Ehrlich names gay to bench

District Court pick 1 of 4 appointments


Gov. Robert L. Ehrlich Jr., a Republican whose new advertising campaign seeks to convince voters that he governs from the political center, named an openly gay judge to serve on the Baltimore District Court yesterday.

Ehrlich appointed Christopher Panos, 47, a special master in the city Circuit Court family division, to a fill a court vacancy. Panos and his partner of 17 years, Dennis Cashen, are raising a young daughter, Cate.

"This is indicative of social progress within the form of a judicial nomination," Panos said last night in an interview.

The governor's appointment comes a little more than a week after he fired one of his appointees to the Washington Metropolitan Area Transit Authority, Robert J. Smith, for asserting on a Montgomery County cable talk show that homosexuals lived a life of "sexual deviancy."

Ehrlich - who says his politics are shaped by a libertarian bent - has tread carefully around gay issues since being elected governor with strong crossover support from Democrats.

The governor's balancing act was on display during this year's General Assembly session, after a Baltimore judge ruled that Maryland's law prohibiting same-sex marriage was unconstitutional. Ehrlich first said he did not think a constitutional amendment defining marriage as between a man and a woman was necessary, then said an amendment was necessary.

Speaking on radio station WBAL this year, Ehrlich indicated he would only appoint appellate judges who saw eye to eye with him on social and political questions - noting that the winner of the 2006 governor's race would name three Court of Appeals judges because of retirements.

"The people need to understand that the executive appoints judges, and a particular philosophical orientation is going to be reflected in a governor's selections," Ehrlich said. "My judges certainly reflect my philosophical orientation."

With yesterday's District Court announcement, Ehrlich runs the risk of alienating more conservative members of his party.

"I am dismayed and in total disbelief that the governor would appoint a gay judge," said Del. Donald H. Dwyer Jr., an Anne Arundel County Republican who sought the impeachment of the Baltimore judge who ruled in the gay marriage case. "I certainly hope he knows what he's doing in light of the upcoming elections in November."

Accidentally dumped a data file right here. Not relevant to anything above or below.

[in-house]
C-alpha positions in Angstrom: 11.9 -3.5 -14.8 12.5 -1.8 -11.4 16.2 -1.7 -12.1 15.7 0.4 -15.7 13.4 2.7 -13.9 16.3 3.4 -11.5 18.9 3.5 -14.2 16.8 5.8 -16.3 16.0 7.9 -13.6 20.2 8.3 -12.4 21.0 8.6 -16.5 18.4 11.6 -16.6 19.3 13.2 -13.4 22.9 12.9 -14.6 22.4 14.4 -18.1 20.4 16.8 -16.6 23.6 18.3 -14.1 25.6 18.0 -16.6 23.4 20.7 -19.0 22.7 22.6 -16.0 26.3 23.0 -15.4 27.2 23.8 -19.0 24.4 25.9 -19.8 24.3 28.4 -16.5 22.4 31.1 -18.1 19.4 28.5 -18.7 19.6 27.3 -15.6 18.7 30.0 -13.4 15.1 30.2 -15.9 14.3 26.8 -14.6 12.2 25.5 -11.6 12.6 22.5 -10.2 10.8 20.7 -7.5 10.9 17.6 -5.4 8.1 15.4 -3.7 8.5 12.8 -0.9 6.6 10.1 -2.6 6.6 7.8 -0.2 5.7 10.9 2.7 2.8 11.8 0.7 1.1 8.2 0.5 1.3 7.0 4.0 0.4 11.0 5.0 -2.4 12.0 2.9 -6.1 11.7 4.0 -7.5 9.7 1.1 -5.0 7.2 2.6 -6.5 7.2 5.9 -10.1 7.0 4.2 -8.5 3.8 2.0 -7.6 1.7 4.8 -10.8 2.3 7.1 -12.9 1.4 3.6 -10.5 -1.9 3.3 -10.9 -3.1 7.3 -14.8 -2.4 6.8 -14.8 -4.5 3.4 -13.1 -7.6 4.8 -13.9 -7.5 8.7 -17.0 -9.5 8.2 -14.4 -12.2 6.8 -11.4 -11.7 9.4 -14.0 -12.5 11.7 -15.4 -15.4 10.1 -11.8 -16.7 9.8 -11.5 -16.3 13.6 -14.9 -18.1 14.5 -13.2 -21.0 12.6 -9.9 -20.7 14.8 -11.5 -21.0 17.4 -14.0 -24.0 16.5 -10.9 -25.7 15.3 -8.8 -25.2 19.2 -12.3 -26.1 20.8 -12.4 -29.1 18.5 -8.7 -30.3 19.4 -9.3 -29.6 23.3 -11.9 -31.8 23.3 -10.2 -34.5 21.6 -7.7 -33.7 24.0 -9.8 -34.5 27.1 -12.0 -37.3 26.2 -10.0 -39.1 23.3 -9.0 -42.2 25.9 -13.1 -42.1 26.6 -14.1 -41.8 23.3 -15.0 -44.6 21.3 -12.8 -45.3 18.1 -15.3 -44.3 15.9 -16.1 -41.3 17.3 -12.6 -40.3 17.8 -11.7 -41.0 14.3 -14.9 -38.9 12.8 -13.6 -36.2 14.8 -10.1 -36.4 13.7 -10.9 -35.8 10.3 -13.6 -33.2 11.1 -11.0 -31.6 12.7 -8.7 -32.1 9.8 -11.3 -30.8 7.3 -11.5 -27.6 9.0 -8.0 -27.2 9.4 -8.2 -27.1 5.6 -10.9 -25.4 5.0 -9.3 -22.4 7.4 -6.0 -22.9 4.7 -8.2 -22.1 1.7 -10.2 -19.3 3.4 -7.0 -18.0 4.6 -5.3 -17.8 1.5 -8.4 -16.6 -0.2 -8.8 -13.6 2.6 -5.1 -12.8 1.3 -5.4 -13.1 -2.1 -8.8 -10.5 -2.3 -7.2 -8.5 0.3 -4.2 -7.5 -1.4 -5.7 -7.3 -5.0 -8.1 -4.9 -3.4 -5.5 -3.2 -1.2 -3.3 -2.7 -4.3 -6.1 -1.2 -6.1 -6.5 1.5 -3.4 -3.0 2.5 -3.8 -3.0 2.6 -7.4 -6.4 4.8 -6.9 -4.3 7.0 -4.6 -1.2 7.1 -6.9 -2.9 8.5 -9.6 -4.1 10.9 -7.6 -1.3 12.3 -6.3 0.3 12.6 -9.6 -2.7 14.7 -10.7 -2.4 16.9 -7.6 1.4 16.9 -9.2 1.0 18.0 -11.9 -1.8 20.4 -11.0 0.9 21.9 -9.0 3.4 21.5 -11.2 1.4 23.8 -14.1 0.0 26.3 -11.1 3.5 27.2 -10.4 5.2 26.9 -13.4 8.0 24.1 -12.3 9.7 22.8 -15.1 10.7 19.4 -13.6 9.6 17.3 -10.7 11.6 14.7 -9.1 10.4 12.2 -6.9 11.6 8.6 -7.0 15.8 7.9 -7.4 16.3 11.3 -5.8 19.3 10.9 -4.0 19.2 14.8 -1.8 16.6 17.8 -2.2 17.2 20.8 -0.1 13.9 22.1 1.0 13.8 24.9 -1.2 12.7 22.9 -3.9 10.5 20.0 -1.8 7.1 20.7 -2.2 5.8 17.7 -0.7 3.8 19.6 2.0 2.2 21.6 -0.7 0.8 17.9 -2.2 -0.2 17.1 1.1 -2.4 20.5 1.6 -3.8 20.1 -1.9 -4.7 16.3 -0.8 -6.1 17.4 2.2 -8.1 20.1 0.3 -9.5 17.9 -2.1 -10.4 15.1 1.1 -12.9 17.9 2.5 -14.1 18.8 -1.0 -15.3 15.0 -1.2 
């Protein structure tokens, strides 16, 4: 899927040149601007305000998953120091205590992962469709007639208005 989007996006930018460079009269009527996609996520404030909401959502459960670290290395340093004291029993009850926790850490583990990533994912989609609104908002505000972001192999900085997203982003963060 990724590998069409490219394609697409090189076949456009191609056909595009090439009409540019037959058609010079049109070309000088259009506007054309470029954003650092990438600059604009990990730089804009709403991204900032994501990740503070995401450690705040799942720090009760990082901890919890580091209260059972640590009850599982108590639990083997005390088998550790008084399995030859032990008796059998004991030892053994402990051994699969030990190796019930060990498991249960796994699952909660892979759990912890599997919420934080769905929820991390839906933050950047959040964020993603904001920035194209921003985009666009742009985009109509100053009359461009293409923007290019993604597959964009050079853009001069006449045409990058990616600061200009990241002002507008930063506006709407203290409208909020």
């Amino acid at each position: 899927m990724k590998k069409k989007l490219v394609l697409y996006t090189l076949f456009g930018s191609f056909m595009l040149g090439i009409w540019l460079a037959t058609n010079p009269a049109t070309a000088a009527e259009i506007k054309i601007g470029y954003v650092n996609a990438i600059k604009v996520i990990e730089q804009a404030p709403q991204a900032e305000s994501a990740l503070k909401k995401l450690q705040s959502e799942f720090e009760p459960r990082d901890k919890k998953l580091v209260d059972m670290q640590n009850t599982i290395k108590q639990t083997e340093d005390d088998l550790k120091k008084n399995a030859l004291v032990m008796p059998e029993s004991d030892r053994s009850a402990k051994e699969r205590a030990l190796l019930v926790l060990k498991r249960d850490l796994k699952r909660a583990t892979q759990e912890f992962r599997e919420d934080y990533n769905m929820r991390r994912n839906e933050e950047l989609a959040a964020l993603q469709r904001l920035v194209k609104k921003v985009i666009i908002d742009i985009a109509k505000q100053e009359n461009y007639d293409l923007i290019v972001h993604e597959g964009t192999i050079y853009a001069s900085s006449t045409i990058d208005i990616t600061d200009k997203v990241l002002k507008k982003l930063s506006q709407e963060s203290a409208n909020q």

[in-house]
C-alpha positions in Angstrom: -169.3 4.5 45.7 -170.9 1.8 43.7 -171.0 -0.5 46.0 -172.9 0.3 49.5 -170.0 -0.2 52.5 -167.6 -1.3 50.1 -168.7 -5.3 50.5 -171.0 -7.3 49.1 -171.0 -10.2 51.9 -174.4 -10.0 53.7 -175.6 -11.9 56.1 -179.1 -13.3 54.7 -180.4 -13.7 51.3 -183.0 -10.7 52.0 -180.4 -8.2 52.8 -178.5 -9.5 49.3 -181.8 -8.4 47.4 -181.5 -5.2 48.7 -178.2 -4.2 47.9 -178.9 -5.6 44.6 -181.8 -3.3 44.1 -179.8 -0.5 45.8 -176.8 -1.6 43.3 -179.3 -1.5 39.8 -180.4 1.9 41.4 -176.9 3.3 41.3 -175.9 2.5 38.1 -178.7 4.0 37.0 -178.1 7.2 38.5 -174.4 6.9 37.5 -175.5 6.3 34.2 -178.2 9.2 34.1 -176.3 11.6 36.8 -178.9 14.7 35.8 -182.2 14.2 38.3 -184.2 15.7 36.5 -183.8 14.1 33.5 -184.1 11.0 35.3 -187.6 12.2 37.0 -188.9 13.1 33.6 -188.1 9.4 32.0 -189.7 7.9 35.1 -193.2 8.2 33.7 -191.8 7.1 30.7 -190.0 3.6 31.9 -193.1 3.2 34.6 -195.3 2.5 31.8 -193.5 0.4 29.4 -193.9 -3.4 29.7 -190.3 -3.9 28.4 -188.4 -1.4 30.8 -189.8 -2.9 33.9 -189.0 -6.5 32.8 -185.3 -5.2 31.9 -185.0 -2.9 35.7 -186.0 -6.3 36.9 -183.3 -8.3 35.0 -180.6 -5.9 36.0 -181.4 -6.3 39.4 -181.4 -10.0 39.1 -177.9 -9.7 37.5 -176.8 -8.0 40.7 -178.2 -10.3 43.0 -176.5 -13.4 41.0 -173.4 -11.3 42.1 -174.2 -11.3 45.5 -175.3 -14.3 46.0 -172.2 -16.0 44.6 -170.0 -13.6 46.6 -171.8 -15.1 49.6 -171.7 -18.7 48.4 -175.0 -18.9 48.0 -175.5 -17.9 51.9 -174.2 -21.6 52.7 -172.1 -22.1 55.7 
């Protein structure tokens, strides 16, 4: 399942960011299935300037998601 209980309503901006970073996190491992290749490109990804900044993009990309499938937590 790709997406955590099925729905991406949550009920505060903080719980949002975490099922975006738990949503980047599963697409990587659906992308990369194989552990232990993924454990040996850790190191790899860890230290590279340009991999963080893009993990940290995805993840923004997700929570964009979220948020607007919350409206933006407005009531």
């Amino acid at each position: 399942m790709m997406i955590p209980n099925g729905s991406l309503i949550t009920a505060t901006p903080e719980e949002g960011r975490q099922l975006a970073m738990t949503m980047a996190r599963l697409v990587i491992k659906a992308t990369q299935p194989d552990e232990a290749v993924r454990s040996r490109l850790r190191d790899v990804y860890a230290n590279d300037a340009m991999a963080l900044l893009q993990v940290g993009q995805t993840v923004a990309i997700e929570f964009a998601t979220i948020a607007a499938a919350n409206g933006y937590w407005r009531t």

David Paulson, a spokesman for the Maryland Democratic Party, said that if Panos is qualified for the bench, his sexual orientation should not be a factor.

"I'm going to assume that this governor knows all there is about his appointments," Paulson said. "And if that's the case, and if this gentleman is competent and talented, then he has finally done something right. And it's too bad we waited for an election year to see this from the governor."

Del. Richard S. Madaleno Sr., a Montgomery County Democrat who is gay, said, "There's no question that it sends a message to the gay community that [Ehrlich] is a moderate on these issues when it comes to appointing talented people, no matter what their sexual orientation.

"But the biggest problem I think he faces in the gay community is that he has been a vocal proponent of a constitutional amendment that would single us out as the only class of people deprived of a specific right in our state constitution," he said.

Last year, Ehrlich vetoed a bill to allow same-sex couples to make medical decisions for each other, angering gay-rights advocates. The same day, he chose not to veto a bill expanding the definition of hate crimes to include crimes committed because of the victim's sexual orientation.

The governor's office did not mention Panos' family status in the news release that announced the appointments.

Panos and Henry Fawell, the governor's spokesman, said sexual orientation did not come up in discussions about his qualifications during the nomination process.

A University of Baltimore School of Law graduate, Panos said he has known Ehrlich and his wife, Kendel, for years. Kendel Ehrlich, 44, also attended UB's law school. He is the son of Lou Panos, a longtime Baltimore journalist who was a spokesman for former Gov. Harry R. Hughes.

"Certainly if, as a society, we can progress together and embrace our cultural diversity, then we will become all the better for it," Christopher Panos said.

The governor named three other judges to Baltimore Circuit Court yesterday:

Yvette M. Bryant, a lawyer working in private practice at the firm of Bryant, Karpinski, Colaresi & Karp, has specialized in defense litigation.

John A. Howard, an associate at the firm of Sagal, Cassin, Filbert and Quasney, P.A., in Towson, specializing in state and local government cases, as well as real estate lawsuits.

Timothy J. Doory, a city District Court judge for 10 years, recently spoke out against witness intimidation as "striking at the heart of the justice system." Earlier in his career, he was a criminal prosecutor for the Baltimore state's attorney's office. Panos fills Doory's position in District Court.

Ehrlich's Democratic predecessor, Gov. Parris N. Glendening, nominated one openly gay judge: Halee F. Weinstein. Her appointment to the Baltimore District Court was confirmed by the state Senate in 2003, shortly after Ehrlich took office.

Baltimore Sun Articles
Please note the green-lined linked article text has been applied commercially without any involvement from our newsroom editors, reporters or any other editorial staff.